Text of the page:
She breezily walked into my room and plopped down on the bed.
“Do you know what I woke up to this morning?” she asked.
I thought maybe a pesky stinkbug had worked its way through a window crack, or the cat had fallen asleep on her long curly hair. On both accounts, no.
“I woke up to a four paragraph text from _____ saying she was so sorry she’s been such a bad friend lately. She apologized for ignoring me while she ‘worked’ on her relationship with her boyfriend. And then another 4 or 5 wondering why I wasn’t replying to her. Mom, she sent it at 1 o’clock in the morning!!! What did she think I was doing? I was sleeping!” (My daughter does love her sleep…)
“Well, at least she recognizes she’s done that to you,” I remarked.
“I’m just going to take it with a grain of salt,” she replied. “She also said she’s been so busy working on it she realized she doesn’t have any friends.”
This so-called friend latched onto my daughter earlier in the year, likely because her boyfriend is a long time family friend of ours, one of our son’s best friends, and I’m pretty sure she was (is?) jealous of my girl’s friendship with him. Even though there’s no cause to be. That whole “keep your friends close and your enemies closer” thing? I’m fairly certain she felt my daughter was “the enemy.”
But my daughter was warm and welcoming, and just because it was important to the boyfriend, spent considerable time getting to know the girl. For a while, my daughter even seemed to genuinely enjoy her company.
Until she didn’t. At some point she just became the arbitrator in their relationship. In all fairness, both the boyfriend and girlfriend called and texted my daughter at ALL hours of the day. Each wondering if the other had given my daughter any insight into what the other was thinking.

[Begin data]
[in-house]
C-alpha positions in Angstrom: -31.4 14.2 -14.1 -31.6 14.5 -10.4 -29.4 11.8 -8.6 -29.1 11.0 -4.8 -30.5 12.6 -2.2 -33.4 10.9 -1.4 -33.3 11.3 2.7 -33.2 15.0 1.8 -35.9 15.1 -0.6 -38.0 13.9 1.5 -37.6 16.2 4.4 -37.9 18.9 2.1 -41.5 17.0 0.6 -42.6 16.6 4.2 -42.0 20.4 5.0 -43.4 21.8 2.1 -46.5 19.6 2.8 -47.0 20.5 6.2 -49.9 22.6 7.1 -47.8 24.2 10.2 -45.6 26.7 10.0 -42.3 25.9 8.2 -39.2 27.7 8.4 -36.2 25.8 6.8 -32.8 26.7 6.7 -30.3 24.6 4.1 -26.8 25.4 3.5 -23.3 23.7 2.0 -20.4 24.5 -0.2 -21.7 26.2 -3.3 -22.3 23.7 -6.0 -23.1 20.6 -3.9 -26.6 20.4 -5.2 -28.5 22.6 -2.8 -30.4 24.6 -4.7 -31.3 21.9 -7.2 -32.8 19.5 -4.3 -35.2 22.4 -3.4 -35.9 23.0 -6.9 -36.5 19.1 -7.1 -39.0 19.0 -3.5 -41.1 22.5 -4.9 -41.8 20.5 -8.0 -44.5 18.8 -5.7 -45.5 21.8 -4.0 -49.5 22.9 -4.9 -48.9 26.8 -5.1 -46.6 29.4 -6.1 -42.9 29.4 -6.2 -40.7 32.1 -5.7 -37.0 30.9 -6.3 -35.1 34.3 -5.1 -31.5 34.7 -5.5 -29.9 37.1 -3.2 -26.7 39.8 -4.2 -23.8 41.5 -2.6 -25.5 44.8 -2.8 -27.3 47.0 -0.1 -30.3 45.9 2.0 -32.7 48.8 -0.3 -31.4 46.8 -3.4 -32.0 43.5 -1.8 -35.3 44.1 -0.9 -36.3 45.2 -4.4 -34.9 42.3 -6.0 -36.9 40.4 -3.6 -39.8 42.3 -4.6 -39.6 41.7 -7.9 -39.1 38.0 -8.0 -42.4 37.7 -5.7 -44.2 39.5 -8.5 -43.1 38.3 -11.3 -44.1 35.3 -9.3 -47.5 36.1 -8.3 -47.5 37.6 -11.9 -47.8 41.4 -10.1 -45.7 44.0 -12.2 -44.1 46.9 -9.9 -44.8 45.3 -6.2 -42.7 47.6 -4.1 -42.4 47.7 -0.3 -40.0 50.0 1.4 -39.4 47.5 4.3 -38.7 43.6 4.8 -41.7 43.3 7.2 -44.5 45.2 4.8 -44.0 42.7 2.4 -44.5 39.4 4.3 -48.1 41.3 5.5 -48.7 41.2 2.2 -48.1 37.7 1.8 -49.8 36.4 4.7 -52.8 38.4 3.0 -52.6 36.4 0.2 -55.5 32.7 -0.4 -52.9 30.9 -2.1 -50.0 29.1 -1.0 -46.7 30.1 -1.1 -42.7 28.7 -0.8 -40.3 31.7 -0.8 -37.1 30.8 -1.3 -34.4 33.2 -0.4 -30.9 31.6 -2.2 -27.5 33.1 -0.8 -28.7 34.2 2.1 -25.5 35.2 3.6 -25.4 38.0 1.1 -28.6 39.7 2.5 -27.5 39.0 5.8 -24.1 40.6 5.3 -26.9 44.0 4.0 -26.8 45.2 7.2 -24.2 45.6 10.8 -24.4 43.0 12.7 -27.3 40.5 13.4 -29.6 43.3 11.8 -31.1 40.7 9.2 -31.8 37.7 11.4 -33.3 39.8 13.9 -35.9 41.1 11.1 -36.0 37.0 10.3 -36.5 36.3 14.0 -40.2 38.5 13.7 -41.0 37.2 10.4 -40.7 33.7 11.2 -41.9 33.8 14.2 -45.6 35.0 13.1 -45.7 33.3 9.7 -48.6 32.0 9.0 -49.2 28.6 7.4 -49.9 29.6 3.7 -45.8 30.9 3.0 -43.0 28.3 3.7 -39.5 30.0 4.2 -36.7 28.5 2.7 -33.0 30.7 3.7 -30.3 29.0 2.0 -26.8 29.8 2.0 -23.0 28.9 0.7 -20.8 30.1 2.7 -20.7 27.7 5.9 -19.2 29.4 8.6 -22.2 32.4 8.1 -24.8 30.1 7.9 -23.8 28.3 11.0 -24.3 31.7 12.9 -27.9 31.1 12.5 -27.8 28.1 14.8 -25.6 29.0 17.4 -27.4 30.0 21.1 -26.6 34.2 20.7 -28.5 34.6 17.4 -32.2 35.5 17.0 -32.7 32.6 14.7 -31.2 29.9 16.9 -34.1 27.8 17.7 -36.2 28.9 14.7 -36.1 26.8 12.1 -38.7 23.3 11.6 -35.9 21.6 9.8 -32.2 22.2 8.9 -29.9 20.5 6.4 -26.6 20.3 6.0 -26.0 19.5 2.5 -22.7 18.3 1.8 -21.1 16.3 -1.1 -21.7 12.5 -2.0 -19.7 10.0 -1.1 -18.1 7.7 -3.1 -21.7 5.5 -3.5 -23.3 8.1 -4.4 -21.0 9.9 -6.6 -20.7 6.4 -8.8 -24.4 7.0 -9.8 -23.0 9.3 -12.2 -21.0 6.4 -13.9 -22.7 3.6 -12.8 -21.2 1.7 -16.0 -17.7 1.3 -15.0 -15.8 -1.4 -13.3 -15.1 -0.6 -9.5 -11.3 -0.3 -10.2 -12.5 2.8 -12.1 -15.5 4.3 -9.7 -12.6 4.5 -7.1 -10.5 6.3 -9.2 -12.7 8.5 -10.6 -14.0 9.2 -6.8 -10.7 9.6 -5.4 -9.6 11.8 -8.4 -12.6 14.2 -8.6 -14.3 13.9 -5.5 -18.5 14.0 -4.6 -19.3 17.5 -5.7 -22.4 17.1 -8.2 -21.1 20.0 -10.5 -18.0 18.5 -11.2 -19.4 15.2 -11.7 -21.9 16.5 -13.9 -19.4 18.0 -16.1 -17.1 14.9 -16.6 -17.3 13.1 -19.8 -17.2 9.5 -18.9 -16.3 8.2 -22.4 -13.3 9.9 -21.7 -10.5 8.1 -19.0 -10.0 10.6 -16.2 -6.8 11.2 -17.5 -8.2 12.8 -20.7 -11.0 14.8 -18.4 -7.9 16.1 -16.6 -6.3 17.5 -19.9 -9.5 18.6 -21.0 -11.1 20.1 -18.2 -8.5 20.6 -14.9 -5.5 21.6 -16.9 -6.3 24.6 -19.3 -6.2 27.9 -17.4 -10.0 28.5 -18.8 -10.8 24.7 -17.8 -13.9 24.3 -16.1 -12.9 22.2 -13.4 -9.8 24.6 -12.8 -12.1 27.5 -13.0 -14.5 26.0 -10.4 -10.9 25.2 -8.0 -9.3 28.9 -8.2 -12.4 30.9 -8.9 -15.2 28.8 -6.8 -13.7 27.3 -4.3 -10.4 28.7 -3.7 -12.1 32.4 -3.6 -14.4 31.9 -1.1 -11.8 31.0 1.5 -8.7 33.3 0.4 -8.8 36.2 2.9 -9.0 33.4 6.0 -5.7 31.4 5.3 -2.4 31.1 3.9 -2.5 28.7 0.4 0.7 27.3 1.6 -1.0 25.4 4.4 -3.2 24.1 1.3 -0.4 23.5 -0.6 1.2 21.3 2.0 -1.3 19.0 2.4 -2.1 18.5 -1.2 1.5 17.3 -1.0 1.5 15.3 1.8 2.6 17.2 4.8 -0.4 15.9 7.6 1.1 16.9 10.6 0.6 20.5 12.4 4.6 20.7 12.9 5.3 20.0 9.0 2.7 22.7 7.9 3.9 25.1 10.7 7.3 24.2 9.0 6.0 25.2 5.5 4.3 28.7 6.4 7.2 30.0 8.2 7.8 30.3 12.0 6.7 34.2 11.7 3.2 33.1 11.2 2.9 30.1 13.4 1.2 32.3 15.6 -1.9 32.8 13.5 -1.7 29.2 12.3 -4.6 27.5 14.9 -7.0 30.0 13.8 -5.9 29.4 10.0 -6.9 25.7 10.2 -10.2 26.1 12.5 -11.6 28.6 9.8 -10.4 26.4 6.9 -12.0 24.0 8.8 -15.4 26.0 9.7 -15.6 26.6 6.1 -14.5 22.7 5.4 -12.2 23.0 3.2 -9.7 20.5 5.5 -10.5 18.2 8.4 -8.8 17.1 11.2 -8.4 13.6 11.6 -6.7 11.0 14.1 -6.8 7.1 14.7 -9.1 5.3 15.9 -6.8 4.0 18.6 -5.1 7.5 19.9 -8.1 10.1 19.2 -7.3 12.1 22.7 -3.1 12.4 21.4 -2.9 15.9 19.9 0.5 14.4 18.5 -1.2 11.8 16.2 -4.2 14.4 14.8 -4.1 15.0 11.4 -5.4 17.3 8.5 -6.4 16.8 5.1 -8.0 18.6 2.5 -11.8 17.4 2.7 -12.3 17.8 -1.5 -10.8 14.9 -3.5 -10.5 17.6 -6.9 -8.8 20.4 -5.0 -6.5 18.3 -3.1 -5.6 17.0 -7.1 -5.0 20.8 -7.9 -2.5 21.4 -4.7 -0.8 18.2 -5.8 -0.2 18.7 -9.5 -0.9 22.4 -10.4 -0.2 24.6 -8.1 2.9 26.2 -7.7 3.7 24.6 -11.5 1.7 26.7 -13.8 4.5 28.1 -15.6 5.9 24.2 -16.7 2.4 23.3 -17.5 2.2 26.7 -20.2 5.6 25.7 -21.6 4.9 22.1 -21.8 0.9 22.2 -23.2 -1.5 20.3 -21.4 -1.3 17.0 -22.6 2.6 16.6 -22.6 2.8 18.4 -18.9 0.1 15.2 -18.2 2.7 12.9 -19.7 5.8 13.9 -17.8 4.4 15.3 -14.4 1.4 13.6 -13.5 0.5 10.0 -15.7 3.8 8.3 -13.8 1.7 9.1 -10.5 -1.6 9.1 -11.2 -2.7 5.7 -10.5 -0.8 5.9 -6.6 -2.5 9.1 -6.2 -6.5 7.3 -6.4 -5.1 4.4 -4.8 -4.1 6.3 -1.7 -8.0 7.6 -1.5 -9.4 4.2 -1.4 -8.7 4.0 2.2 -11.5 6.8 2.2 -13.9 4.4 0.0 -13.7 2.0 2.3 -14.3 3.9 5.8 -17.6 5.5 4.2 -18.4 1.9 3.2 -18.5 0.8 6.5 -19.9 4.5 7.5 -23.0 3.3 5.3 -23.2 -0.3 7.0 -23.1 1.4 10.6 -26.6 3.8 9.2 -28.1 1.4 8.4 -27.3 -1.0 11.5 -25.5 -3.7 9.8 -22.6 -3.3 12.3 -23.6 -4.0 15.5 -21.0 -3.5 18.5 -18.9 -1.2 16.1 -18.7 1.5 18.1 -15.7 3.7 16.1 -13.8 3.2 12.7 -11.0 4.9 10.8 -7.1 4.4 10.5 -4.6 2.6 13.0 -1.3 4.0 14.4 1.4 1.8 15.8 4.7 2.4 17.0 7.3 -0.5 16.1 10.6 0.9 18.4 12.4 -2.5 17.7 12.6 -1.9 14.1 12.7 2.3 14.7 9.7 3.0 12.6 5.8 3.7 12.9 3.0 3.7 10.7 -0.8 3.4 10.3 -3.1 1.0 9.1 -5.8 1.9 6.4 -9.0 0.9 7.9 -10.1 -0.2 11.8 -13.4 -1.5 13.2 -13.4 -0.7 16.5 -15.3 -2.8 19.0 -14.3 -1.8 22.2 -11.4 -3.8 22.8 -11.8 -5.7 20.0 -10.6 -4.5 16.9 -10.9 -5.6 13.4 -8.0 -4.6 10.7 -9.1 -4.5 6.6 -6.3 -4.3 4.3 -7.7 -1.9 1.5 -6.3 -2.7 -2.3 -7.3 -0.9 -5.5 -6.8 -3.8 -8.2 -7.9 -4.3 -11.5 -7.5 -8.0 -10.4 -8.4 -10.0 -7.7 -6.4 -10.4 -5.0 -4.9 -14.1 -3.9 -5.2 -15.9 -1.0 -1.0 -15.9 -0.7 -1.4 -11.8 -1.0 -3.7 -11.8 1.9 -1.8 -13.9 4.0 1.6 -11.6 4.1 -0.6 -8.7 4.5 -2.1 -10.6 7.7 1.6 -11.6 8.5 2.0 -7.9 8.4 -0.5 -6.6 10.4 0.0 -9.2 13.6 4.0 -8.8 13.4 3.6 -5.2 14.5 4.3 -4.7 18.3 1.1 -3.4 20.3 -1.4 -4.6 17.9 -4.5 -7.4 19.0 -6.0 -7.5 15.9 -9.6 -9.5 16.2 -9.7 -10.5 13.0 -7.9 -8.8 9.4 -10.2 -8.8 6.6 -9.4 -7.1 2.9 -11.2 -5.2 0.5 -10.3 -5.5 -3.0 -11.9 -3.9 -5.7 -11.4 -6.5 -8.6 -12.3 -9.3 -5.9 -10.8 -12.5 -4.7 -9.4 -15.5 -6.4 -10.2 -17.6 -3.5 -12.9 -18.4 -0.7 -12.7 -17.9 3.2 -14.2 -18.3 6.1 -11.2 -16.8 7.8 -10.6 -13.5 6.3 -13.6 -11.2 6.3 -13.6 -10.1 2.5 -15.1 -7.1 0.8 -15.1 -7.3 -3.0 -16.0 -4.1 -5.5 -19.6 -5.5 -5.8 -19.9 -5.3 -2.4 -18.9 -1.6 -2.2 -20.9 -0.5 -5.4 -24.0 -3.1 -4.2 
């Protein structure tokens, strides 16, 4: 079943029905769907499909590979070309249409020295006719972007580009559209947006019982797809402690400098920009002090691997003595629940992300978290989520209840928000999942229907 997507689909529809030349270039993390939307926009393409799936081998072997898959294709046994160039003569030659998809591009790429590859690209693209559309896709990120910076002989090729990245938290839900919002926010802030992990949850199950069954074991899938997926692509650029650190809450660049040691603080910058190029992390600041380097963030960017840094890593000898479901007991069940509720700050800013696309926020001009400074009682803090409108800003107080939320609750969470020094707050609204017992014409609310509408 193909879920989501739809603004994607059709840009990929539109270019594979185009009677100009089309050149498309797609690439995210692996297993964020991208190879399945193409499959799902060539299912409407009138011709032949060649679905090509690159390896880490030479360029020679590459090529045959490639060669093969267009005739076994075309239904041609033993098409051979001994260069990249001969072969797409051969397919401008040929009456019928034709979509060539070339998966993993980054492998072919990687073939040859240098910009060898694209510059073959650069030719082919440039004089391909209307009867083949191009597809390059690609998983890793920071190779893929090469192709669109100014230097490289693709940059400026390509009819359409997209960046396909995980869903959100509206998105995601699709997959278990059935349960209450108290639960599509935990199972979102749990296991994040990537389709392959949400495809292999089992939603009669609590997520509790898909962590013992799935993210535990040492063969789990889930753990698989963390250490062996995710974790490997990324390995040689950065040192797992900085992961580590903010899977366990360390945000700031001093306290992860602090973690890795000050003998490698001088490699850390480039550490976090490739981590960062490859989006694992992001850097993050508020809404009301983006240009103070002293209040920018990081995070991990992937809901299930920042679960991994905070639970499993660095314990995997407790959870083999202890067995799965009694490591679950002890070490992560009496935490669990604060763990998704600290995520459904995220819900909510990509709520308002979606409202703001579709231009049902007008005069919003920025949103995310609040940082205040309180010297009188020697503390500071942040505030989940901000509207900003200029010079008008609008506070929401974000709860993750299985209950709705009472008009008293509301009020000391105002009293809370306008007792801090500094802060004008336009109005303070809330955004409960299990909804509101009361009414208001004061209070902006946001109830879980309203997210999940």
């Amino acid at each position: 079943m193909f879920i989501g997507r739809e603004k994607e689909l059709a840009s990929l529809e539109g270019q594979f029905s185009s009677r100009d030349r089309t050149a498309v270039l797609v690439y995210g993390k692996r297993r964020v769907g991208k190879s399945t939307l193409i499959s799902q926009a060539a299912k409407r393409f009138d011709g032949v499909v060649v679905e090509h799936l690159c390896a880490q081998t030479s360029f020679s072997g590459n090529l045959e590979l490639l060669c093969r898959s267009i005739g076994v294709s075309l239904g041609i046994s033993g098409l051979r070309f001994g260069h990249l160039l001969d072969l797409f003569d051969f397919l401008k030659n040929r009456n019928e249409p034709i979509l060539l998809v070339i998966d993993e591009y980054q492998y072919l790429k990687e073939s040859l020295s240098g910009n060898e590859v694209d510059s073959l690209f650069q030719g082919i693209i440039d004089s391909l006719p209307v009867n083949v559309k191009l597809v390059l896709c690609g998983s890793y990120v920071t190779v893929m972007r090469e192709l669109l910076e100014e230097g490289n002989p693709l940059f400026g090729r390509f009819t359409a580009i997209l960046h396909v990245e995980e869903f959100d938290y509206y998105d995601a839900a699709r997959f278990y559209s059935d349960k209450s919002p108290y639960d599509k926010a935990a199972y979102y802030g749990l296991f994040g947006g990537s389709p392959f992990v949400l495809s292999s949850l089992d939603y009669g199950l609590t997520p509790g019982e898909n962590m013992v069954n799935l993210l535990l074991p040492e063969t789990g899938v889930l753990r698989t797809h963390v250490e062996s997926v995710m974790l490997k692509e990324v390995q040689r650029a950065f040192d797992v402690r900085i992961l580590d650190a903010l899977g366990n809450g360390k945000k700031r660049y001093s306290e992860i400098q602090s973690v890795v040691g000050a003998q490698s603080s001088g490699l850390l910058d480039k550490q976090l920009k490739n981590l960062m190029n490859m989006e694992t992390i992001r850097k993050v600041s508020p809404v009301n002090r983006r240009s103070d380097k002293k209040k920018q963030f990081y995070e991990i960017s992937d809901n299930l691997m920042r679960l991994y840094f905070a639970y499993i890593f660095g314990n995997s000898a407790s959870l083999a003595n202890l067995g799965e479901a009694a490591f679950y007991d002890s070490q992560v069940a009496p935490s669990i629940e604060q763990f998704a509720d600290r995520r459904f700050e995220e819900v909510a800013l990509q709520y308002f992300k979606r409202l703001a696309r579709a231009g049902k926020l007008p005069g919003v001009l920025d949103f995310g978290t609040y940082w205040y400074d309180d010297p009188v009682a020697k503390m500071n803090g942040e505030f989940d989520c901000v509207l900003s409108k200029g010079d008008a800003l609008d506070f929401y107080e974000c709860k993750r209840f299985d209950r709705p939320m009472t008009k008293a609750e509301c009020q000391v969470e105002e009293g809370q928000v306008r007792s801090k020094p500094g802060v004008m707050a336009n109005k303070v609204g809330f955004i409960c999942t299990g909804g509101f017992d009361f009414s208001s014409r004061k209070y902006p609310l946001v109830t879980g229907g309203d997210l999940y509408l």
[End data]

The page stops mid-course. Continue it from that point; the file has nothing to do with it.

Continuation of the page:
“Does he still love me?”
“Is she going to break up with me?”
It got old fast. Really fast. Suddenly though, coinciding with the beginning of the school year, the girl decided to not devote time to any of her friendships, because she and the boy “just needed to work on their relationship.” My dad used to call these kinds of girls situational friends. When the situation suits them, they have all the time in the world, but if it doesn’t…, well, I’ve tried to warn my kids away from these kinds of friends.
“Fine,” my daughter said at the time. “Less of a headache for me. I really don’t care. Besides, in the whole scheme of things, I’m going to be his friend in the long run anyway.”
Sitting on the bed next to my daughter, I asked if she had replied to the late-night text.
“Yeah, I told her that I’m still her friend, but I don’t really have the energy or desire to spend time on someone who only wants to be my friend when it’s convenient for them.”
My jaw dropped in awe. I’ve never been that kind of bold. I wish I could be that kind of bold. I need to be that kind of bold. Instead, I’m a hold-it-in-and-put-a-smile-on-my-face-people-pleaser-’til-I’m-sick-at-my-stomach kind of person.
But BRAVO and well done to my girl!!!
“Good for you!” I applauded.
“For what?” she queried.
“Because you’re standing up for yourself, and you realize that toxic, needy people aren’t worth the time. AND YOU TOLD HER that! Instead of just continuing to put up with it. I’m very proud of you.”
She walked away with a smile on her face, her back a little straighter.
Maybe she’ll remember this the next time it happens with a girl friend. Maybe she’ll remember this if it happens with a boyfriend. Maybe my weakness gave way to her strength. My inability gave her the ability.
Maybe she just learned that she has the power to say NO and her life will be better for it.
0 thoughts on “NO is a Very Good Word – Especially to People that Suck You Dry”
Bravo to your girl! A wise friend of mine teaches that “relationships are only as good as the boundaries you set for them.”
Traci, you DO have a very wise friend! I feel very blessed that I’m paying attention and my daughter is able to teach me some things too!